Dr. Richard J. Curtis, The London Gender Clinic
There is little written on this topic and no research.
Having a hysterectomy/oöphorectomy involves an operation with attendant risks. Although it is a frequently performed procedure, it should not be underestimated in terms of the potential adverse consequences, and it has a significant effect on the workings of the body.
Any trans man who has had sexual intercourse with a man (regardless of condom use) is at risk of developing cervical cancer. It is caused by a wart virus transmitted at the time of intercourse. The risks of transmission increase with the number of partners and frequency of contact. In future, this will not be so much of an issue due to the vaccine currently being given to young girls. The only commonly available means of detecting the early stages of cervical cancer is by having a smear.
Cervical cancer is common and it kills. Any trans man who is at risk must have regular smears in accordance with the national screening program. It is not particularly pleasant. No woman likes having it done. You may find it embarrassing regardless of your gender presentation, and it can be uncomfortable. Unfortunately, many trans men decline to undertake this procedure.
Please go and get tested. There is no mileage in putting your masculine gender ideal above your health; that’s just putting your head in the sand. It is far better to be a living trans man than a dead one. There is no can’t, it is a question of won’t. You cannot escape the fact that you have a vulnerable cervix. Accept it and pay attention to it.
A smear test is not difficult to organise. The national screening program operates for those aged 25+ years. It is accessed most easily via your GP, and in many practices, the practice nurse performs the procedure. It is not easy to obtain elsewhere on the NHS but private services provide a feasible alternative. Results will be sent to your GP.
Therefore, relative indication No. 1 for having a hysterectomy is an at-risk trans man who fails to undertake cervical screening.
Contraception is required for those who have sex with men. Do not believe that the absence of menstruation means pregnancy could not occur. It can!
Due to the masculinisation process, it is unfeasible to take the usual oestrogen-based contraceptives like the pill. Progesterone based contraceptives are viable but unfortunately their commonest side effect tends to involve bleeding.
Barrier methods such as caps and condoms are straightforward but less reliable, somewhat intrusive in ‘the moment’ and require pre-planning. Condoms are mandatory anyway when having intercourse to reduce the risks of sexually transmitted infections. With careful use, they can be an effective means, but user-error renders them less reliable than hormone or coil methods. Very few condoms ’split‘. If they do, it is usually due to bad technique; in reality, ‘condom split’ generally means ‘forgot’, ‘a bit the worse for wear’ or ‘didn’t bother’, to use one. Intrauterine devices (coils) are also a possibility. Fitted for 5 years, they reduce the intrusion factor and are very reliable as a means of contraception.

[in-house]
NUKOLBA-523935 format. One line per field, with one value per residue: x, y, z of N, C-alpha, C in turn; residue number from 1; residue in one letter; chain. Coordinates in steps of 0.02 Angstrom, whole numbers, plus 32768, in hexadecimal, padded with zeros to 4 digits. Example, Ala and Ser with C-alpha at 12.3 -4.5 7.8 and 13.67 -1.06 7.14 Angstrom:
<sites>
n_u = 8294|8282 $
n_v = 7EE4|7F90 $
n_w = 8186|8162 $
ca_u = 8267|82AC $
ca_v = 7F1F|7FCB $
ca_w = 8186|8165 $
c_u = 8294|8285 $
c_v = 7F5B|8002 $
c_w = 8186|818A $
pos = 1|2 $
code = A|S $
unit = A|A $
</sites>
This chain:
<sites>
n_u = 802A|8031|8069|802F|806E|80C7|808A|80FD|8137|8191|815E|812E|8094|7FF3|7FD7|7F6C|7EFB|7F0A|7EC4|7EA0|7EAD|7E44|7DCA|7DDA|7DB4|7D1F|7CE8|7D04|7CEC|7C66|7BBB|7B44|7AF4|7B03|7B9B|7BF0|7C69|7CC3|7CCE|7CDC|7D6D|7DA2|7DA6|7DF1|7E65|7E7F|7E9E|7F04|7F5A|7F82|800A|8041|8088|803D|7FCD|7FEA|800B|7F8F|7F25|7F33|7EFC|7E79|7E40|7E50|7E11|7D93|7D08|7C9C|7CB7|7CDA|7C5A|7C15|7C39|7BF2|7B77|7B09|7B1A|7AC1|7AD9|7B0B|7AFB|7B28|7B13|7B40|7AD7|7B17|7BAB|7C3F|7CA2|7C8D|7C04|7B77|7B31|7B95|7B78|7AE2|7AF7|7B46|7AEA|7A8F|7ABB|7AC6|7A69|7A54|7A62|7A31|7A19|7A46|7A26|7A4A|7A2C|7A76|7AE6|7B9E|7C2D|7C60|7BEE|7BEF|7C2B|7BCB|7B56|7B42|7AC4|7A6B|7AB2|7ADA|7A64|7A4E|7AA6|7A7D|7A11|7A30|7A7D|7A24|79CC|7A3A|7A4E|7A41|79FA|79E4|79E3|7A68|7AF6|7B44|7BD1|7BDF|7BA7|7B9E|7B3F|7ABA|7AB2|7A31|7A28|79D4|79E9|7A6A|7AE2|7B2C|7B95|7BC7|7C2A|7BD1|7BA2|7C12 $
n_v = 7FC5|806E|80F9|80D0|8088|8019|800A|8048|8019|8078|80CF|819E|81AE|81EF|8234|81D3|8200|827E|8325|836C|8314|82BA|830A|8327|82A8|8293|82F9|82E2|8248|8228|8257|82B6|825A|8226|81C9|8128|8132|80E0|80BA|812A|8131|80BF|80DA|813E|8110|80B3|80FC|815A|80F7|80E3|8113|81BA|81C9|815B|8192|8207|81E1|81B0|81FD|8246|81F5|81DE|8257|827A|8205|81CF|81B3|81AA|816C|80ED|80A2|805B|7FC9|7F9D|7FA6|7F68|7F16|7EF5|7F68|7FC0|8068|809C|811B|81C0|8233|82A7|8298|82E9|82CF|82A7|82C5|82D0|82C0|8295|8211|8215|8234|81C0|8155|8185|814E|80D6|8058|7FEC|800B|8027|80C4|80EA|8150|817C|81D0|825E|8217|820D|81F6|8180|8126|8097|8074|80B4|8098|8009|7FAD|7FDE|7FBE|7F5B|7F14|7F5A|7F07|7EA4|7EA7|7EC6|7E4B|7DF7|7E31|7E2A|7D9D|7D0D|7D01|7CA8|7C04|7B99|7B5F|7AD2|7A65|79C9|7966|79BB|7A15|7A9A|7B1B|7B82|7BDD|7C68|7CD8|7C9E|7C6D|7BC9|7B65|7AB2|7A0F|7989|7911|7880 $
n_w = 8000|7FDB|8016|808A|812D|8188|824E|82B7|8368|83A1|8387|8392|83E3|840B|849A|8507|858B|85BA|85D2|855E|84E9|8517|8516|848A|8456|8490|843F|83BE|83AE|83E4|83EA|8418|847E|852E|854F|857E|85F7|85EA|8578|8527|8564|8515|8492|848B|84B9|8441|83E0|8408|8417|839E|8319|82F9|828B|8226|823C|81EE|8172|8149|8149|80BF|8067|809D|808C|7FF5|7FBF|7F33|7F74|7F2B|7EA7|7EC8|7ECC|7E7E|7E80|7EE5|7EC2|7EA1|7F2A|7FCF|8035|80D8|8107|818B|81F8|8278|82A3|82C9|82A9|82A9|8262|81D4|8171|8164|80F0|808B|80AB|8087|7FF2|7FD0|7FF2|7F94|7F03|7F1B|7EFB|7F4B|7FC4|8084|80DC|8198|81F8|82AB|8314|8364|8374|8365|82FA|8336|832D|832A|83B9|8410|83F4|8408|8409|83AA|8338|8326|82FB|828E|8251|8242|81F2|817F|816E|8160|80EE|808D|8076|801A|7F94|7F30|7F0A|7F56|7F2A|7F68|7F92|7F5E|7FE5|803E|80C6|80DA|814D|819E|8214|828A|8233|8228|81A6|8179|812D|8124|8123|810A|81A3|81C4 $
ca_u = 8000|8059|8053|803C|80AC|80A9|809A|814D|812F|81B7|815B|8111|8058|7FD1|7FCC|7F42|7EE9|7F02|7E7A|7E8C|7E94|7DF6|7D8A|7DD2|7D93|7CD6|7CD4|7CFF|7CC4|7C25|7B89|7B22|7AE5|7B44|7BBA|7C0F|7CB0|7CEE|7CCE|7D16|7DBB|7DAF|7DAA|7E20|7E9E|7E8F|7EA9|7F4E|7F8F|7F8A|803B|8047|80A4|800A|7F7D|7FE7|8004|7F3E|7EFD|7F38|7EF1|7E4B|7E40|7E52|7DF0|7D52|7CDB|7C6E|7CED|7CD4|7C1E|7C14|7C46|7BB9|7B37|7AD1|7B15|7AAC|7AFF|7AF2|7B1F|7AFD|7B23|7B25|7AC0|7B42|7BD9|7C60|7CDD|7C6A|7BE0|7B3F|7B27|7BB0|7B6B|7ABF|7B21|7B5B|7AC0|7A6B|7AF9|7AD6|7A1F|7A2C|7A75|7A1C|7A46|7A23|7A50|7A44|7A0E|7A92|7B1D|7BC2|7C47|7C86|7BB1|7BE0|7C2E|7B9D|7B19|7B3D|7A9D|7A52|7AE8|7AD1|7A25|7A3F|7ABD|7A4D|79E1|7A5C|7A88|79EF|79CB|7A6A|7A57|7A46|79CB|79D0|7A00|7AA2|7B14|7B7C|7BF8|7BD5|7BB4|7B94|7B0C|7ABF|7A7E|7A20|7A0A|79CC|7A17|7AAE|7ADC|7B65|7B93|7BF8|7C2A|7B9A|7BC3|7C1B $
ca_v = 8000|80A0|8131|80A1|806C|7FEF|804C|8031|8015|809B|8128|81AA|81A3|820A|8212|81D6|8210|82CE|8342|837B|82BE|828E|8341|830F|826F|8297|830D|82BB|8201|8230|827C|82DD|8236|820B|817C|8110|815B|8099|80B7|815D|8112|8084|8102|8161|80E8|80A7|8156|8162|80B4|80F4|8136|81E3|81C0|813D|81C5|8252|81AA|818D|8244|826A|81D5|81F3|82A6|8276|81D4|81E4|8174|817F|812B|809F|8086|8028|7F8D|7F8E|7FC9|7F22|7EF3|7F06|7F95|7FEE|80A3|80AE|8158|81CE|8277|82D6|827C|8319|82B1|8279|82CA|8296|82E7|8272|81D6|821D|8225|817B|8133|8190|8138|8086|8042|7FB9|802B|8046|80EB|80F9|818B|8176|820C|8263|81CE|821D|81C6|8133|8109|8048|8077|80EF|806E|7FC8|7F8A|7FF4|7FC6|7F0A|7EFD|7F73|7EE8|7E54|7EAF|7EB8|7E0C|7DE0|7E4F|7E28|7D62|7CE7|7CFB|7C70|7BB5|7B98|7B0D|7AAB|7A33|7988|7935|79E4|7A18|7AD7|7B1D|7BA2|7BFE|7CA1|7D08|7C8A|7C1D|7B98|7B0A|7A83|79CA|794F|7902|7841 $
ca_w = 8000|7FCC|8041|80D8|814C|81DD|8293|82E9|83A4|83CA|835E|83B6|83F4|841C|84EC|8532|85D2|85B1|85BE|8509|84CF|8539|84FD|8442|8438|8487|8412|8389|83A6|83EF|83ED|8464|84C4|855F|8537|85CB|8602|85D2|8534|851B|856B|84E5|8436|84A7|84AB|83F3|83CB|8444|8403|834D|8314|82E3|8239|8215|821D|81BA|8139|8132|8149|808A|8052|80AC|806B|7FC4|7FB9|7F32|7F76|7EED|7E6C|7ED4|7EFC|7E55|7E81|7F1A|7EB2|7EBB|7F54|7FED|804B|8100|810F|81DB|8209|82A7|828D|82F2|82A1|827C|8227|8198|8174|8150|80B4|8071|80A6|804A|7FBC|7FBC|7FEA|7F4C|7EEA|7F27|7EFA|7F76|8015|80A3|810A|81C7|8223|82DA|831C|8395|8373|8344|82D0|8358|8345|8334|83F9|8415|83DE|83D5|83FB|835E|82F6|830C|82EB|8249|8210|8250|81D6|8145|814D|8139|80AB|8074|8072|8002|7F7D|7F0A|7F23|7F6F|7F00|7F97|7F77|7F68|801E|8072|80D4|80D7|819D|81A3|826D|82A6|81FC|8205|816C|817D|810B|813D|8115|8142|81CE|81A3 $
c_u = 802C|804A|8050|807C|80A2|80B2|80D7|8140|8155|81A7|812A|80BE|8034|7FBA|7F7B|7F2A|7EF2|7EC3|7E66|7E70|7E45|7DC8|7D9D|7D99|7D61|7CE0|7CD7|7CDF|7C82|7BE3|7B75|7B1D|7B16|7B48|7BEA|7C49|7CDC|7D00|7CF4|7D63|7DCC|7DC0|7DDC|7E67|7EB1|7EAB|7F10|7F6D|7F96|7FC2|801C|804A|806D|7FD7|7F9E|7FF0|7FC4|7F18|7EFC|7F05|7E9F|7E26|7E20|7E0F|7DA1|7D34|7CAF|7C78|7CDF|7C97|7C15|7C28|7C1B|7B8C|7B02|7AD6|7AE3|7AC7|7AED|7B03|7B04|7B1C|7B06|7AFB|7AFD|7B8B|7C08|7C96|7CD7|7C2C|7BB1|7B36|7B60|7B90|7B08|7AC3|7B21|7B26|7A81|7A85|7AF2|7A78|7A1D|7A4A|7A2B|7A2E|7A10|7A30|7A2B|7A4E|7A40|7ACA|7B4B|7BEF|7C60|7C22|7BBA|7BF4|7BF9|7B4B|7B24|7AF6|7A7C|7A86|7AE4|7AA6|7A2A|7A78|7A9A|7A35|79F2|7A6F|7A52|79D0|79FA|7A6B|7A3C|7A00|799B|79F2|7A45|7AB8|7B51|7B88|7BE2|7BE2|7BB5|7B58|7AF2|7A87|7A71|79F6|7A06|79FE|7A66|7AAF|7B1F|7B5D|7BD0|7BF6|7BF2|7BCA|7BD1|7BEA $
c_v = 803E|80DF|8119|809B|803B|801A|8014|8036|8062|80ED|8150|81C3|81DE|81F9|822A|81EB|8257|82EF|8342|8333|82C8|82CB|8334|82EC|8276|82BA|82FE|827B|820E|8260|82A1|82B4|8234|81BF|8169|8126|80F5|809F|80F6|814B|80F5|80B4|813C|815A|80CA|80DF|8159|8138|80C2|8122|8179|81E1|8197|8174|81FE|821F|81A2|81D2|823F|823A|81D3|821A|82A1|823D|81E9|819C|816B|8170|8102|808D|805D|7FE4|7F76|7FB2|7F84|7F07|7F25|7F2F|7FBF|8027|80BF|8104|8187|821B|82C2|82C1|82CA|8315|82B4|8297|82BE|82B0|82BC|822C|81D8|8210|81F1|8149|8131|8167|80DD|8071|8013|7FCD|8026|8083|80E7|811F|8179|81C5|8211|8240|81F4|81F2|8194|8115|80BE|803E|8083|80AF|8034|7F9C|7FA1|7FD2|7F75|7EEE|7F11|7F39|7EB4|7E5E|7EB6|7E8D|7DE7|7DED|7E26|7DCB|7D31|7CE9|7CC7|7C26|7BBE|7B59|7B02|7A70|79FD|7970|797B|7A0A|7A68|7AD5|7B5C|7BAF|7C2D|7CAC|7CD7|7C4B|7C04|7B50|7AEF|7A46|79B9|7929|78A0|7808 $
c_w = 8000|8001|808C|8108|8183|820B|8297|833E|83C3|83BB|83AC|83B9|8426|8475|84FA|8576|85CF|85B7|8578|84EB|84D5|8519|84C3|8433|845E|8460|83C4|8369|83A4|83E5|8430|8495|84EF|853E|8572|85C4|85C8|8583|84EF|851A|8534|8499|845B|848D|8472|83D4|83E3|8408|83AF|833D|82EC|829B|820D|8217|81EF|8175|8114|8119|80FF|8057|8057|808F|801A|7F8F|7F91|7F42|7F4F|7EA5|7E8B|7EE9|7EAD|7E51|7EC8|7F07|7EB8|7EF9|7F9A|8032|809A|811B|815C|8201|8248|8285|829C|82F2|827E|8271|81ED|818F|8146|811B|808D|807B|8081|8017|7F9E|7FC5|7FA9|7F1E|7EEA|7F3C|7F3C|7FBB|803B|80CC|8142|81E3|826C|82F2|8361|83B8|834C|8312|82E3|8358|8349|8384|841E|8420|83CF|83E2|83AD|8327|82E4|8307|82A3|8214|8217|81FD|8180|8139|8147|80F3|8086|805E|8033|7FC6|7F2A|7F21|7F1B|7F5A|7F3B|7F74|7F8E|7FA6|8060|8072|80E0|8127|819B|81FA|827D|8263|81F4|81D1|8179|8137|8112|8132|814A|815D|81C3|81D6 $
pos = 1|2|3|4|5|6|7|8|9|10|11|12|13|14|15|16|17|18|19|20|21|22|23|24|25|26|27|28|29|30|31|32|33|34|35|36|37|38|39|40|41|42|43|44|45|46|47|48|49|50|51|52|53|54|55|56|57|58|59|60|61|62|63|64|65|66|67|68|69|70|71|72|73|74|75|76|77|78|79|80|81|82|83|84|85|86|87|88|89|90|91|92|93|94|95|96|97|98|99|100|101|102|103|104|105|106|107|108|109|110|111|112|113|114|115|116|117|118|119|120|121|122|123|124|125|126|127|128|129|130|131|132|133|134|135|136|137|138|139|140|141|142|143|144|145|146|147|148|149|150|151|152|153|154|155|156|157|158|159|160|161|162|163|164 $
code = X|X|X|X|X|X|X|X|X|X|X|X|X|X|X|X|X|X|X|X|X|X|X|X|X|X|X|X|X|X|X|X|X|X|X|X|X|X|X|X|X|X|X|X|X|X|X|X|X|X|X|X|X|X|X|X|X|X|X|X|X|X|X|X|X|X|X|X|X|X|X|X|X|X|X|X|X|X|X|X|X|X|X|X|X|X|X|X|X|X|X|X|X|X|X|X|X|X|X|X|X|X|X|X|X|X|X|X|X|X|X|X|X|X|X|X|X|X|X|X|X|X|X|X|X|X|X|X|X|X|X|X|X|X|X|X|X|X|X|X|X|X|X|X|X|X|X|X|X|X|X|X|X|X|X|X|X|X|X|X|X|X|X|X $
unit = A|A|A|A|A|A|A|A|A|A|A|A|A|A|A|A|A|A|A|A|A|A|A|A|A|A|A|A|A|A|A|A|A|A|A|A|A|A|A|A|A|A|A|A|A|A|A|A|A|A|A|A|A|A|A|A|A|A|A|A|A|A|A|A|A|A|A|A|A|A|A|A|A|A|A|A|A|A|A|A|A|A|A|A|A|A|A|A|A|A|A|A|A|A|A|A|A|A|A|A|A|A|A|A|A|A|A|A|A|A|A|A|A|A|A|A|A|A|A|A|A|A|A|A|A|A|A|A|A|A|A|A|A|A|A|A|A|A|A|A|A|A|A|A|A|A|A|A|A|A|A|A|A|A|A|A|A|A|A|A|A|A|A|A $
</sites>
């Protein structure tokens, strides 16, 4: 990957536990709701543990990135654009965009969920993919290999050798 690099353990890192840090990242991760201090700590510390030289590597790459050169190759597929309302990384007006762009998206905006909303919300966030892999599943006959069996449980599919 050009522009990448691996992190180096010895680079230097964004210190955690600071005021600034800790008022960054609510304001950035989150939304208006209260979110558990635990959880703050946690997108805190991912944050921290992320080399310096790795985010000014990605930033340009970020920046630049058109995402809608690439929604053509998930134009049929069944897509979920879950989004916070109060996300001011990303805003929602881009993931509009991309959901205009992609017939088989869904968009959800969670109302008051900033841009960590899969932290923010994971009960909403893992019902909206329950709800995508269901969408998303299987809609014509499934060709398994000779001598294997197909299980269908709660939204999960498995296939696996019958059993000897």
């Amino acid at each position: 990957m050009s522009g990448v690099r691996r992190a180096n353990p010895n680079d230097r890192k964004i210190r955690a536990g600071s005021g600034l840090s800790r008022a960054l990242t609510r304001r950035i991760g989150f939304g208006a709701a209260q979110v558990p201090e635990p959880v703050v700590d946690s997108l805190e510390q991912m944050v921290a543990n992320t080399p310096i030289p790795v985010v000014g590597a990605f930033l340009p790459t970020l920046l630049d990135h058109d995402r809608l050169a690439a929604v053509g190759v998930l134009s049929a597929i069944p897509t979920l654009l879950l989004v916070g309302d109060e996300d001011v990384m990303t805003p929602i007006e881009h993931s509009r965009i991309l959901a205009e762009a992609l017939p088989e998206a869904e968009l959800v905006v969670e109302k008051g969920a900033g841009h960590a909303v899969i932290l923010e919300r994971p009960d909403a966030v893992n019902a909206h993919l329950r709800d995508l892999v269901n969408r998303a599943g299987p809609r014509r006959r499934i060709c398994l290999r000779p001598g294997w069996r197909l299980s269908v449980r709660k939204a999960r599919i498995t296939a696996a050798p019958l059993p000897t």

In the event of unprotected intercourse you can take the morning after pill, but it is likely to cause bleeding. The alternative is having a coil fitted, and the worst-case scenario, is an abortion – an incredibly stressful procedure with, for some people, ongoing psychological consequences.
Relative indication No. 2 for a hysterectomy is a trans man who, for whatever reason, fails to attend to contraception requirements, therefore risking sexually transmitted disease and pregnancy.
Risk of Pelvic Cancer
The most difficult debate centres around the risk of developing ovarian or uterine cancer.
Uterine Cancer usually occurs in women 55-70 years old. It is not uncommon. Risk factors for it are obesity, no children, diabetes, pelvic irradiation, late menopause, family history of ovarian, breast or colon cancer, tamoxifen use, ovarian pathology, unopposed oestrogen, age.
Symptoms: Post – menopausal bleeding, inter-menstrual bleeding;
Diagnosis: Biopsy, occasionally found on cervical smear;
Survival: 5 years survival if caught early = 72%; if caught late = 56%.
Ovarian Cancer occurs in 1:2500 women over 55 years old and is therefore uncommon. Risk Factors for it are age, family history, no children, infertility.
Symptoms: Vague: vaginal bleeding, abdominal pain and bloating, constipation, uterine prolapse, frequency of urination;
Diagnosis: Laparotomy, (opening the abdomen);
Survival: 80% present late in which case 5-year survival is only 15%.
Diagnosis of both of these problems is possible but it is often at a late stage, especially with respect to ovarian cancer. As with smears and contraception, some trans men will ignore advice or warning signs.
Does taking testosterone mask the usual symptoms? No one knows whether testosterone reduces the chances of diagnosis or whether it might cause a more aggressive form of disease – or less aggressive either. Cases in trans men have been documented at a younger age, less than 50 years old.
Unfortunately, there are no screening tests for either form of cancer.
AN ULTRASOUND SCAN DOES NOT TELL YOU WHETHER OR NOT YOU HAVE CANCER, SO THE FACT THAT NOTHING SHOWS UP ON YOUR SCAN IS NOT A GUARANTEE THAT YOU DON’T.
It may reveal ovarian cysts or thickening of the uterine lining but their presence or absence does not guarantee the presence or absence of cancer. Common advice from medical quarters recommends having a pelvic ultrasound every 3 years. This is not a bad idea as if there are cysts or thickening, it can be looked into but the individual should not assume that cancer has been ruled out.